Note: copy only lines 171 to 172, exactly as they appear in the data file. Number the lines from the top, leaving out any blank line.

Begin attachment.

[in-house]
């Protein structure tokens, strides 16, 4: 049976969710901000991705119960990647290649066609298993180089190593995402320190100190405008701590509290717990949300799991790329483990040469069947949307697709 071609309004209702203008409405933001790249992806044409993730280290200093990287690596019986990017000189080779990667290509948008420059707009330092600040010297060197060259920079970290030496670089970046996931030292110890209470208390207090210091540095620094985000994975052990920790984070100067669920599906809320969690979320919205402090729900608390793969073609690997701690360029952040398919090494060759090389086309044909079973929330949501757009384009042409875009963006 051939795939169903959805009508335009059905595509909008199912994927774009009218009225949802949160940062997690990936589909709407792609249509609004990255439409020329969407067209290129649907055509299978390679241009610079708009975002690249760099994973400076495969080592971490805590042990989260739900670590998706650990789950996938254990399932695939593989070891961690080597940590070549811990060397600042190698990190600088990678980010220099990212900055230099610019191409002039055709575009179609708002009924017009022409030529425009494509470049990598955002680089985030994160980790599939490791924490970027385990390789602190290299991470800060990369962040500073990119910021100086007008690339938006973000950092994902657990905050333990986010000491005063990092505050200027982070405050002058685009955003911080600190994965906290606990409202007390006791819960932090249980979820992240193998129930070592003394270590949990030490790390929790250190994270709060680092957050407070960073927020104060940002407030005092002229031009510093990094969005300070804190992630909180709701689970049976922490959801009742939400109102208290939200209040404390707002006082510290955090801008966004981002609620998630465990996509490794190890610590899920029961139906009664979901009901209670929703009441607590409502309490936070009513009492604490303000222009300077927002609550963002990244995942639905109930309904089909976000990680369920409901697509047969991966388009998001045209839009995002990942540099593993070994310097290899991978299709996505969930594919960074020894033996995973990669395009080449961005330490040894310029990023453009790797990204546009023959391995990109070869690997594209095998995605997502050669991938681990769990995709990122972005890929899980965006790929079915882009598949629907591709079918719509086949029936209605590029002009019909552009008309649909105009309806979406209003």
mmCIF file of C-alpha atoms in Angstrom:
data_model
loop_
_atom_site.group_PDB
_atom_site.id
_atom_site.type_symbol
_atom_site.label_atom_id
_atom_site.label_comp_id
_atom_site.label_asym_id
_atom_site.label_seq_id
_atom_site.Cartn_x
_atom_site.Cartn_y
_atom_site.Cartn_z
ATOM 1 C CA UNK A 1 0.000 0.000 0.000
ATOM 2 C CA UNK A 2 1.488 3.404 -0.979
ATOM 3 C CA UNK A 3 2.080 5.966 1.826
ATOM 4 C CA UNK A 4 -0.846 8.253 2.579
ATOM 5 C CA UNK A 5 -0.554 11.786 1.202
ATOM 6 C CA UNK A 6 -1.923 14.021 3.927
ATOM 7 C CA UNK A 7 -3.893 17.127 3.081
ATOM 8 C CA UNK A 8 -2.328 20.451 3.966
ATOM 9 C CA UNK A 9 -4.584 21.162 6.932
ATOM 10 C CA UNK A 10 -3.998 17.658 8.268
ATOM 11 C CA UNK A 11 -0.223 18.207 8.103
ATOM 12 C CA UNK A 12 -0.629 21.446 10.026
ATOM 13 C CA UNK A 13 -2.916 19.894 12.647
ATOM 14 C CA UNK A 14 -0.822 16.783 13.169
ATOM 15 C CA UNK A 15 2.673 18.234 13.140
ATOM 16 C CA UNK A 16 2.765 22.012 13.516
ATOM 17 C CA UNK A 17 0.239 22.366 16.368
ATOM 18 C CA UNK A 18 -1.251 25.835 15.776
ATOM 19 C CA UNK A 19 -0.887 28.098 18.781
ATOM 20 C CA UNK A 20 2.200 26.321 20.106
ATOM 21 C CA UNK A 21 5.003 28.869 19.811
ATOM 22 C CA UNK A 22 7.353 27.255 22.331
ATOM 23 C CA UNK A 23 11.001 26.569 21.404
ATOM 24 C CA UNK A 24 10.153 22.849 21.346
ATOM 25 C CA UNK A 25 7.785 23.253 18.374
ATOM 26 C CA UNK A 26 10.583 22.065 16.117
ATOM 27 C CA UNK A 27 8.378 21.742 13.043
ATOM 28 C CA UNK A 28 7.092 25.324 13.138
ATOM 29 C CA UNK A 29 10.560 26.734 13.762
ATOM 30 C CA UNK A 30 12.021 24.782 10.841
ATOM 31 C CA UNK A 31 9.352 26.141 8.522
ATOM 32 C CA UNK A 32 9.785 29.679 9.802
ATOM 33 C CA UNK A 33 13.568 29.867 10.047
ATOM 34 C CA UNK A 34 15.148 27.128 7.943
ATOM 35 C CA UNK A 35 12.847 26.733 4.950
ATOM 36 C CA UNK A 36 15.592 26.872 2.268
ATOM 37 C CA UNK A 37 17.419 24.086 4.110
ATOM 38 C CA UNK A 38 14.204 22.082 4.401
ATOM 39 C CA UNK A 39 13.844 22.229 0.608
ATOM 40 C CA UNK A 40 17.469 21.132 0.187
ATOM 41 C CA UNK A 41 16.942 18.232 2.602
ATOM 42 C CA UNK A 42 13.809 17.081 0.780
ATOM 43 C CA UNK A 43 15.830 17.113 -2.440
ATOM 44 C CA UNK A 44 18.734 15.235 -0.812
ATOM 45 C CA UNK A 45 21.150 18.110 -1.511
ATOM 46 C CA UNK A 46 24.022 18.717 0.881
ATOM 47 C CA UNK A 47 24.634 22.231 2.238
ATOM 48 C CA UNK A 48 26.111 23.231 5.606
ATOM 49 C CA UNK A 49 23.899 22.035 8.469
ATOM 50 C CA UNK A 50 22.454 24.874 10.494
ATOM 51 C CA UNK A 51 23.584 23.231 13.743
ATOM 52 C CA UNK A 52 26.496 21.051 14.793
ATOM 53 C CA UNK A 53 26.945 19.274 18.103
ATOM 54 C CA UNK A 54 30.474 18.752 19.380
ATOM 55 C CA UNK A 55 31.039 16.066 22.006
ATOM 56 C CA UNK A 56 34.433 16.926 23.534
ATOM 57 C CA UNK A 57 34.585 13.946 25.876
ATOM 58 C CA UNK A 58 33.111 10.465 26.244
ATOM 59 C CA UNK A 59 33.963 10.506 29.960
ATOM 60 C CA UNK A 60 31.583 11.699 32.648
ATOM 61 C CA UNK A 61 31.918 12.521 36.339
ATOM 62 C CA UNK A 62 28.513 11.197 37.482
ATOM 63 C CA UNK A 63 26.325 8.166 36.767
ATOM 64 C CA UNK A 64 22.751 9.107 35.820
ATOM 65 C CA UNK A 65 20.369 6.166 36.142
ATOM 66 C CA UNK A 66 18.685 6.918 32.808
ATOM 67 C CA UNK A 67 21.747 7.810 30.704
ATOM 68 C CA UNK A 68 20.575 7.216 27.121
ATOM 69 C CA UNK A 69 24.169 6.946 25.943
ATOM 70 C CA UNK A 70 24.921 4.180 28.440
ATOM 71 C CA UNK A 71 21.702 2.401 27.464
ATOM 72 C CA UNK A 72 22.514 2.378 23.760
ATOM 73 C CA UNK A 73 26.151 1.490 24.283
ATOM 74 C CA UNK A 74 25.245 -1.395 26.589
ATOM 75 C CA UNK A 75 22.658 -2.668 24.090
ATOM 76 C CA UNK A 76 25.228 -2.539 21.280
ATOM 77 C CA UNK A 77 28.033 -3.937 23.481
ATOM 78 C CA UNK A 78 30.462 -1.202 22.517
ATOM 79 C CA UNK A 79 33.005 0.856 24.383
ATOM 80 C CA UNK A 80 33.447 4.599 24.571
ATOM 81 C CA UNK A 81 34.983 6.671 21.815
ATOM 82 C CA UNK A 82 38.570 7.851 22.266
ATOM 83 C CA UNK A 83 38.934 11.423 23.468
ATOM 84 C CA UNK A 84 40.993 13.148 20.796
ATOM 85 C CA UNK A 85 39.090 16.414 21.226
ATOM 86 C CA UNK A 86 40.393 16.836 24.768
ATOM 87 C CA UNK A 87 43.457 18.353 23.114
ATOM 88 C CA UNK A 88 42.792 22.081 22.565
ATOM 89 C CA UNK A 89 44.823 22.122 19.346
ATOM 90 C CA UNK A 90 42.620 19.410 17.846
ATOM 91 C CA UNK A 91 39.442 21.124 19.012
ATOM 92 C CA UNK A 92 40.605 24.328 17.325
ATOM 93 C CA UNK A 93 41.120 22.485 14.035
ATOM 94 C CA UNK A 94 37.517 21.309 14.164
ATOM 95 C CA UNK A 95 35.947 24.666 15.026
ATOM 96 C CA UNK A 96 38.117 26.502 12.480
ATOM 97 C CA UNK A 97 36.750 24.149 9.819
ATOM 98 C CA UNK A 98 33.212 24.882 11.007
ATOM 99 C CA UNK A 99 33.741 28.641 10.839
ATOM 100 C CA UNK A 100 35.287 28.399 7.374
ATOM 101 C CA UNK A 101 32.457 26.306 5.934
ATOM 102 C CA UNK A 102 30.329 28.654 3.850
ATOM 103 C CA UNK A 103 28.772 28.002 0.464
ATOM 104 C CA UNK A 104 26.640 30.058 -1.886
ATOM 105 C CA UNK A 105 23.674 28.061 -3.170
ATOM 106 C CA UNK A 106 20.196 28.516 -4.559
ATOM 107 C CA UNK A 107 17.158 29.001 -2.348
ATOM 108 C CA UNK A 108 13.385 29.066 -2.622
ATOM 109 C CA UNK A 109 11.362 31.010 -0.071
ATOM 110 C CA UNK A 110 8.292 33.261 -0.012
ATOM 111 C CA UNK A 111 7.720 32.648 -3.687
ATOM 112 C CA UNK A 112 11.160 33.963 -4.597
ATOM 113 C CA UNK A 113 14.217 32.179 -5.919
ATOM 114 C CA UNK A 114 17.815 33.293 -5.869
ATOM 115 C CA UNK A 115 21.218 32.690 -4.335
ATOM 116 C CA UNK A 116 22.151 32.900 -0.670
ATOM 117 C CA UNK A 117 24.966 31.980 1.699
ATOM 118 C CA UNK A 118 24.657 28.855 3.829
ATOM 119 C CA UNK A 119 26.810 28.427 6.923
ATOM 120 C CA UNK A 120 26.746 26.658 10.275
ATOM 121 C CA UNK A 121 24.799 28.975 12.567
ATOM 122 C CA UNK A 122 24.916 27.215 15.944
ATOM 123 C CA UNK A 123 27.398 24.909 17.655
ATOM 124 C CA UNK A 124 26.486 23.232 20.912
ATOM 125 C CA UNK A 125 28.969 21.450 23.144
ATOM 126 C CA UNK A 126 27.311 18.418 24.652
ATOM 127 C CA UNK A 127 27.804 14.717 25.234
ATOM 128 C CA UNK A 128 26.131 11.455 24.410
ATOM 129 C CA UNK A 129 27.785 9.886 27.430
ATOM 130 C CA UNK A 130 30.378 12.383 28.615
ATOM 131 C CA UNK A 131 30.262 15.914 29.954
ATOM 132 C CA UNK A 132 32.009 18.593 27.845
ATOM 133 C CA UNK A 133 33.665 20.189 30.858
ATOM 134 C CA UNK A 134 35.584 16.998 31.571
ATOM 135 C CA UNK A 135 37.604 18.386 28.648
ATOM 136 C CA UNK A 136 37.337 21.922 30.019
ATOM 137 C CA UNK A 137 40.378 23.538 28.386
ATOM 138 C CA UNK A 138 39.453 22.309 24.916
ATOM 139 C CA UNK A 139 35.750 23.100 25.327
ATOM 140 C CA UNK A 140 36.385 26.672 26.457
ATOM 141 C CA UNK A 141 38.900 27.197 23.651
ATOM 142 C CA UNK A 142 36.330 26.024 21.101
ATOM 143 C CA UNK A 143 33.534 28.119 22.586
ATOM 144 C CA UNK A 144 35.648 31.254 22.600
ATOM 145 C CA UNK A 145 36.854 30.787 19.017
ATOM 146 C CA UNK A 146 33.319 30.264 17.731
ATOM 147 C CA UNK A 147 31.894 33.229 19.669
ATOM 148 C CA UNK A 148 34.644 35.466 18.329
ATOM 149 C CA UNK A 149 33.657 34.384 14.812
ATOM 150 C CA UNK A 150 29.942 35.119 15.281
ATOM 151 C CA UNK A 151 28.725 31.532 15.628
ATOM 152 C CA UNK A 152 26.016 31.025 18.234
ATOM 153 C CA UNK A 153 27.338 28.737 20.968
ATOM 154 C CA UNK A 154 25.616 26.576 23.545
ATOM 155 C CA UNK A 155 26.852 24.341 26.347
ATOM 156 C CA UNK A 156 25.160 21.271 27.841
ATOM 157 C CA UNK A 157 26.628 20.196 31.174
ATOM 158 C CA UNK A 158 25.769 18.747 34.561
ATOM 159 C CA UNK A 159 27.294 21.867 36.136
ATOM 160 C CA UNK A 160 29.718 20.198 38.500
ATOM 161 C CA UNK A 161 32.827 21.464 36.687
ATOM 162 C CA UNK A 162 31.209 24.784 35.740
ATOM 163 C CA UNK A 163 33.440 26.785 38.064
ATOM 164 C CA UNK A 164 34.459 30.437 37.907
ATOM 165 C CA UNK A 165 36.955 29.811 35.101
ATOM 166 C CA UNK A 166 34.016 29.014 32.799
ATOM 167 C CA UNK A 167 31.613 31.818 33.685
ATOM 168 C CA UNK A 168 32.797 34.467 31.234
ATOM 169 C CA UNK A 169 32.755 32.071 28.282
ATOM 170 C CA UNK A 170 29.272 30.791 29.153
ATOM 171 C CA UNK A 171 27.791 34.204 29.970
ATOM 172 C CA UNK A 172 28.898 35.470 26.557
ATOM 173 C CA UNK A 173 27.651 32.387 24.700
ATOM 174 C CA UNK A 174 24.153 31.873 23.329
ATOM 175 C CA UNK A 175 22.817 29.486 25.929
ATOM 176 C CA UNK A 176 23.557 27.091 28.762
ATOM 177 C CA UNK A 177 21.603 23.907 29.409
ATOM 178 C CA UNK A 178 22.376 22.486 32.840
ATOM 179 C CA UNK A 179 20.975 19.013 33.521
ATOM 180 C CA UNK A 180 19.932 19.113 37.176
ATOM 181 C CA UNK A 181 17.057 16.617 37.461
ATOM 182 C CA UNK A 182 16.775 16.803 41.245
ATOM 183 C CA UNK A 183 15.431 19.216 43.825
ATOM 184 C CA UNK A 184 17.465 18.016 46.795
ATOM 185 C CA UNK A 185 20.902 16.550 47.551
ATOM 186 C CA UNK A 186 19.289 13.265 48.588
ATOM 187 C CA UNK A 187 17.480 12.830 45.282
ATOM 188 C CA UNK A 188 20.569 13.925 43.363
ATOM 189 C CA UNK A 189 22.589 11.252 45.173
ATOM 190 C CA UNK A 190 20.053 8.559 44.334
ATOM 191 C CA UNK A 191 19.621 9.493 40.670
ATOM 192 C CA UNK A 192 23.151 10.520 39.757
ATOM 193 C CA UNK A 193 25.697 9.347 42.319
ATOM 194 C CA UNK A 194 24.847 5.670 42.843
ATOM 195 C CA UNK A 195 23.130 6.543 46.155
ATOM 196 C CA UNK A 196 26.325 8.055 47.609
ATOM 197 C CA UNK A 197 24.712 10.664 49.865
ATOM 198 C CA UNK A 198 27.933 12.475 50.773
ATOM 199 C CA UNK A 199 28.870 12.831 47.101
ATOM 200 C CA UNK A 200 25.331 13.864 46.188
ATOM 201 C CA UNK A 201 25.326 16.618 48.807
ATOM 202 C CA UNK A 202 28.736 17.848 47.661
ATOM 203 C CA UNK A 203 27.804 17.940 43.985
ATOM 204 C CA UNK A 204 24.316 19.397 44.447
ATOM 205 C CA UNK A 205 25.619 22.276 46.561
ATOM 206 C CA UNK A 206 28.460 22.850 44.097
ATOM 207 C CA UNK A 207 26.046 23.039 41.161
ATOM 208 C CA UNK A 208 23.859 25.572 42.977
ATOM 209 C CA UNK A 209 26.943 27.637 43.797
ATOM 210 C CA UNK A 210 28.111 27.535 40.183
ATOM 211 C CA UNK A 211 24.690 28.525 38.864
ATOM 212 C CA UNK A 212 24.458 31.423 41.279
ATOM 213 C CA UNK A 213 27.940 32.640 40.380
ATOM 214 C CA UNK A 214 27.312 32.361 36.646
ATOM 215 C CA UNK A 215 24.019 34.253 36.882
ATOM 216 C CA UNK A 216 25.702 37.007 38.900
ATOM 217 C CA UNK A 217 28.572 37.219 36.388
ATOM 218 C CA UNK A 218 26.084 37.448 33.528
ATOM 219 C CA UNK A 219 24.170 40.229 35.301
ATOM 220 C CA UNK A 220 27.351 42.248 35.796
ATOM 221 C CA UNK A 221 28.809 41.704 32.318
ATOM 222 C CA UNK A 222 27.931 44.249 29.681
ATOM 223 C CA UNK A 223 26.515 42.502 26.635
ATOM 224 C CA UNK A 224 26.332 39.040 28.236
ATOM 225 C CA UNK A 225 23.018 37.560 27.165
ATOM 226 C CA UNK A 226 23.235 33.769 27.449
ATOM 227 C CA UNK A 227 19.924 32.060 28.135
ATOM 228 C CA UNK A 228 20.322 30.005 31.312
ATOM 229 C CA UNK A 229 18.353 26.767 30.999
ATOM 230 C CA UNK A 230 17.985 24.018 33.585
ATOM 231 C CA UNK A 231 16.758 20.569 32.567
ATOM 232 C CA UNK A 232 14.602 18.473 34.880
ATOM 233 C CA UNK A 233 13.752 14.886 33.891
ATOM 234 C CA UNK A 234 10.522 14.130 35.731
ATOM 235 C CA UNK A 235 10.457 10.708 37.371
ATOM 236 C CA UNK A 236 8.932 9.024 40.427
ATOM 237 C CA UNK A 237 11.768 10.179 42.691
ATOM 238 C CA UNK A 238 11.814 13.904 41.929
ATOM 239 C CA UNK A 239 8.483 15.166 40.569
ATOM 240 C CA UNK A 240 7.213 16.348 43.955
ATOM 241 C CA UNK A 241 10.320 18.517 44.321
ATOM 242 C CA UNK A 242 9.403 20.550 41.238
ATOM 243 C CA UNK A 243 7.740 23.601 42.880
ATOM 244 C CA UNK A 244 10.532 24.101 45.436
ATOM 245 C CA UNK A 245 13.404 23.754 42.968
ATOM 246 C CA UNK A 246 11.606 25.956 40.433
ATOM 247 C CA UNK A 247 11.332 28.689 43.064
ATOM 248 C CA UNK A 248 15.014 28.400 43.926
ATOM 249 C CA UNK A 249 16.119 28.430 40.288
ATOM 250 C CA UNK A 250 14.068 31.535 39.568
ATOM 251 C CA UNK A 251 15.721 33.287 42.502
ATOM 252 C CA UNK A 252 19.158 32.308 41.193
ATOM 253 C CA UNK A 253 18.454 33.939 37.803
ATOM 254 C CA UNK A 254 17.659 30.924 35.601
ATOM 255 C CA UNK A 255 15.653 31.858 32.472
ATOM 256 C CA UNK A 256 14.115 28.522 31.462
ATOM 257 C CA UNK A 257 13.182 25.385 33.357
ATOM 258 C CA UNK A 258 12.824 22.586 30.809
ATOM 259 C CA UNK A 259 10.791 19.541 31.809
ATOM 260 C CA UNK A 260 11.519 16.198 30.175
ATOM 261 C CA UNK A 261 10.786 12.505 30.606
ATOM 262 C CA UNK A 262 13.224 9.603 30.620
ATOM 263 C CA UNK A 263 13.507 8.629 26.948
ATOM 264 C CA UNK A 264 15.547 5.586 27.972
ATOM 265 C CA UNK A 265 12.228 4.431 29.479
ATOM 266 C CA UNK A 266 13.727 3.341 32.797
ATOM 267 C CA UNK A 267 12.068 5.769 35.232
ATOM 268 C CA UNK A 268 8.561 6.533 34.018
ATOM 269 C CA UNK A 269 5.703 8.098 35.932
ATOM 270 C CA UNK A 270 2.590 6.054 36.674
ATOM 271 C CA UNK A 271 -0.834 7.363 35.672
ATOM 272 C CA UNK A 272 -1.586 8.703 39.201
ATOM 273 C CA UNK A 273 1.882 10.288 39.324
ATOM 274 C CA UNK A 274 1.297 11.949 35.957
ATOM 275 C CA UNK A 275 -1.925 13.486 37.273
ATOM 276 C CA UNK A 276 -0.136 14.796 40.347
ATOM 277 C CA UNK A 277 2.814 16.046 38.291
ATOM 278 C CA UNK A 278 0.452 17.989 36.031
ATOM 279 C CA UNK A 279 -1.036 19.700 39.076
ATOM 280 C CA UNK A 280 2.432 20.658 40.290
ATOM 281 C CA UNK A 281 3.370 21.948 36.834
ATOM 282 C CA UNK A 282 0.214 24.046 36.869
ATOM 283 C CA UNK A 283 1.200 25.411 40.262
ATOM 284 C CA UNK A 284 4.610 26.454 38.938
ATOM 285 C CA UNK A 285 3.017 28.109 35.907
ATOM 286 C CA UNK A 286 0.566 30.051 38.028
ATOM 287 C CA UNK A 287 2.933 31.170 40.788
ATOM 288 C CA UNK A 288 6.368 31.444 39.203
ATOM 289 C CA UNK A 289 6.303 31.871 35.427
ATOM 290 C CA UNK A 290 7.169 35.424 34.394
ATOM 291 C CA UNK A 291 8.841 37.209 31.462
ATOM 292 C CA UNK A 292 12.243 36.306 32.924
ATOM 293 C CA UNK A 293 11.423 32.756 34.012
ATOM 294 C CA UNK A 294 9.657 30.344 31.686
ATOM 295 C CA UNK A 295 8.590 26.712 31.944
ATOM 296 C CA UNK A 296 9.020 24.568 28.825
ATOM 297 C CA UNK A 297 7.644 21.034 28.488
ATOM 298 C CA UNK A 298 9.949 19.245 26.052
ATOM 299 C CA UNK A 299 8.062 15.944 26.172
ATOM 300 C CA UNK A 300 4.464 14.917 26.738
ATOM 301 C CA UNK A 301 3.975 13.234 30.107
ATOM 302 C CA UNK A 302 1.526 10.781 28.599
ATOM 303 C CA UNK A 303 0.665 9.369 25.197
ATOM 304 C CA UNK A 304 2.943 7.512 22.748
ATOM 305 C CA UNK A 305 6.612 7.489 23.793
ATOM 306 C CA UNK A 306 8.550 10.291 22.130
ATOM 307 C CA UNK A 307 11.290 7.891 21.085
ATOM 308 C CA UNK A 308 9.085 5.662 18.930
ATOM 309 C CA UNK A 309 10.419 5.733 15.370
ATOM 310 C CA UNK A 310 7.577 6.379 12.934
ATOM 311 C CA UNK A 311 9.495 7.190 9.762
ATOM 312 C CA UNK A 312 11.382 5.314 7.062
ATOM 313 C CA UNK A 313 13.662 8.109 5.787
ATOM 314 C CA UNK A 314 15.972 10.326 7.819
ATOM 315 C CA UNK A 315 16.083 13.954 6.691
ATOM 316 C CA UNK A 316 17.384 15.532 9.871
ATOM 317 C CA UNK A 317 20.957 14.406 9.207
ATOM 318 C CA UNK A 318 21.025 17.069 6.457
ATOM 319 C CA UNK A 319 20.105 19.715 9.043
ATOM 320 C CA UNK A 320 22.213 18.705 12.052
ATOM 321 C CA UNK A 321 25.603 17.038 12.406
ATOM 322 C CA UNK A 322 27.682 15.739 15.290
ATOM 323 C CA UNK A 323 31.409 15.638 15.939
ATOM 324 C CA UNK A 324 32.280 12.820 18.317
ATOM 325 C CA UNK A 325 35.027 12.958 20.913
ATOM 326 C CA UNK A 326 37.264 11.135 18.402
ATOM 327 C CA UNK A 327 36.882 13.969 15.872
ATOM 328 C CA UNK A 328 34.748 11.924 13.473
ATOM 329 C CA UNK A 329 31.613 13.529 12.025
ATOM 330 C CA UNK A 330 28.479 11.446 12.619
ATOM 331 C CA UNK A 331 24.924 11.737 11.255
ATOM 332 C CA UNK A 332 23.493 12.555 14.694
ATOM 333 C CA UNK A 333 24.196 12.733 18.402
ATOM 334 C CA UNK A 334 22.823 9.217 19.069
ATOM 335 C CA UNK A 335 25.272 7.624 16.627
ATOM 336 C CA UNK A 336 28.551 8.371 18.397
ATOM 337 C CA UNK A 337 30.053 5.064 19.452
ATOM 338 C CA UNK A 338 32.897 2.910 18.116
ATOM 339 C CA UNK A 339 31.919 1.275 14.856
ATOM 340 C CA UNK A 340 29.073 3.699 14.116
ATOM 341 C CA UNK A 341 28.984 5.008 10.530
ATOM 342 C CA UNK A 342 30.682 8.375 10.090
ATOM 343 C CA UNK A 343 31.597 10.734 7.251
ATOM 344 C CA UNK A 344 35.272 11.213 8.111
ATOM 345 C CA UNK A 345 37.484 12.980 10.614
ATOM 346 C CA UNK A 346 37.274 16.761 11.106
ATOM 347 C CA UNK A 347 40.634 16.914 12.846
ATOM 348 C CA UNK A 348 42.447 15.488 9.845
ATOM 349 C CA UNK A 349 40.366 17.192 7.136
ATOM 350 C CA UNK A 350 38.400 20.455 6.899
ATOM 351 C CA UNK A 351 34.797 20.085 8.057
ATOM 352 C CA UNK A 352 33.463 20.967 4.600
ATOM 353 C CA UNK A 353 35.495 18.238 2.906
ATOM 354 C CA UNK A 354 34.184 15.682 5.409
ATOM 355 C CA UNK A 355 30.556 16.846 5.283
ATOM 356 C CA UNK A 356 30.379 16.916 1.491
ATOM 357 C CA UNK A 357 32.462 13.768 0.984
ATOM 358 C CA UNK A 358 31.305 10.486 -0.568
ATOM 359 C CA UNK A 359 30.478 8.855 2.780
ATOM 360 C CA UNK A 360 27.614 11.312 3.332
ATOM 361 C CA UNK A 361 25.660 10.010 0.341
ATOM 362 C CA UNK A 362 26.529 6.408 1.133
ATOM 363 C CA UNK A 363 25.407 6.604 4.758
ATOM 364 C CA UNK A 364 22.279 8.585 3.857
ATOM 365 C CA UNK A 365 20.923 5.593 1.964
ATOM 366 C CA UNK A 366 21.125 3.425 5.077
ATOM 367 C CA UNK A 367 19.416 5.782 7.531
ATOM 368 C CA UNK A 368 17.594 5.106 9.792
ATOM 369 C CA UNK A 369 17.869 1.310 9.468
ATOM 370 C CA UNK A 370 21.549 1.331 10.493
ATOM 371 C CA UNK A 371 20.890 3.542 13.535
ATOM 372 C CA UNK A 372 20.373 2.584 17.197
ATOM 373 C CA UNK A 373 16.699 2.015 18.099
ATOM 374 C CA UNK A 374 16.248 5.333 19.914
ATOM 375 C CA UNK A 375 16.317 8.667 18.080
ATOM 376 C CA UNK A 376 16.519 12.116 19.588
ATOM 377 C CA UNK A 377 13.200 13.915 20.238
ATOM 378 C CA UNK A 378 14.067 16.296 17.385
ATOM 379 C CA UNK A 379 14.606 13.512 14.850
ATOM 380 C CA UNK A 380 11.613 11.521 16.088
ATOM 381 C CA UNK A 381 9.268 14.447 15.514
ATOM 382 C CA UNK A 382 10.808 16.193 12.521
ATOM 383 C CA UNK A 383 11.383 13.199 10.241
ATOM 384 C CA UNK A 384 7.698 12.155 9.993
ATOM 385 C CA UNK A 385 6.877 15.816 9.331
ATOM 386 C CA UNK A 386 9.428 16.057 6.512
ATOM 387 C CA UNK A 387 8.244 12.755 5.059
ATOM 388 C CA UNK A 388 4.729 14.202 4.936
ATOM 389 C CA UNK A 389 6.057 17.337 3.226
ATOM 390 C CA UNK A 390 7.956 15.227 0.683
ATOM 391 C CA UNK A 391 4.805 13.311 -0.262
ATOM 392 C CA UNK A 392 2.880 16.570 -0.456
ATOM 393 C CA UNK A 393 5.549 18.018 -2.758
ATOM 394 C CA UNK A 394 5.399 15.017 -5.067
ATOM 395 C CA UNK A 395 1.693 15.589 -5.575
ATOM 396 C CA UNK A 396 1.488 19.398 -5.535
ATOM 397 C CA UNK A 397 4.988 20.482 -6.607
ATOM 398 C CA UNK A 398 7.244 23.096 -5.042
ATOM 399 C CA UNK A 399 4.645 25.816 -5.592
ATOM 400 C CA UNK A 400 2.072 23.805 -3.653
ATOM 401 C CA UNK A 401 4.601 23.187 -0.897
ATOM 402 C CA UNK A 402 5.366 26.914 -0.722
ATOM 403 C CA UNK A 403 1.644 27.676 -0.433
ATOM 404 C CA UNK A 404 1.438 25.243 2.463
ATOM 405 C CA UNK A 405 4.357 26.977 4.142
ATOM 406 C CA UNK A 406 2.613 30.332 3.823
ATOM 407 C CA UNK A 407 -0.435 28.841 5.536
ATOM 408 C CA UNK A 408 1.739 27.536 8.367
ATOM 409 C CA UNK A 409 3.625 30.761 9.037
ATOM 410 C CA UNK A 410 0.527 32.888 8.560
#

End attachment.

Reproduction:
ATOM 156 C CA UNK A 156 25.160 21.271 27.841
ATOM 157 C CA UNK A 157 26.628 20.196 31.174